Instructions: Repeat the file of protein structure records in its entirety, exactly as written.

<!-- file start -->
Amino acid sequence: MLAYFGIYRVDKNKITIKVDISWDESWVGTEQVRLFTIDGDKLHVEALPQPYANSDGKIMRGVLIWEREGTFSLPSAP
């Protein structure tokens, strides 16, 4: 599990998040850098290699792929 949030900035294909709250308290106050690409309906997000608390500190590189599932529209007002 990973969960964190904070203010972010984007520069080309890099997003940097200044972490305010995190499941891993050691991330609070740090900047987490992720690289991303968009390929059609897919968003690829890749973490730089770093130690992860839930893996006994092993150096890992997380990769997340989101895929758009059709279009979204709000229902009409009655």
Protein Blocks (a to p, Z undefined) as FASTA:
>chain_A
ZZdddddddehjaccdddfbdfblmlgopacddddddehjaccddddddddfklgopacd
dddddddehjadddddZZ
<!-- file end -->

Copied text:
Amino acid sequence: MLAYFGIYRVDKNKITIKVDISWDESWVGTEQVRLFTIDGDKLHVEALPQPYANSDGKIMRGVLIWEREGTFSLPSAP
């Protein structure tokens, strides 16, 4: 599990998040850098290699792929 949030900035294909709250308290106050690409309906997000608390500190590189599932529209007002 990973969960964190904070203010972010984007520069080309890099997003940097200044972490305010995190499941891993050691991330609070740090900047987490992720690289991303968009390929059609897919968003690829890749973490730089770093130690992860839930893996006994092993150096890992997380990769997340989101895929758009059709279009979204709000229902009409009655």
Protein Blocks (a to p, Z undefined) as FASTA:
>chain_A
ZZdddddddehjaccdddfbdfblmlgopacddddddehjaccddddddddfklgopacd
dddddddehjadddddZZ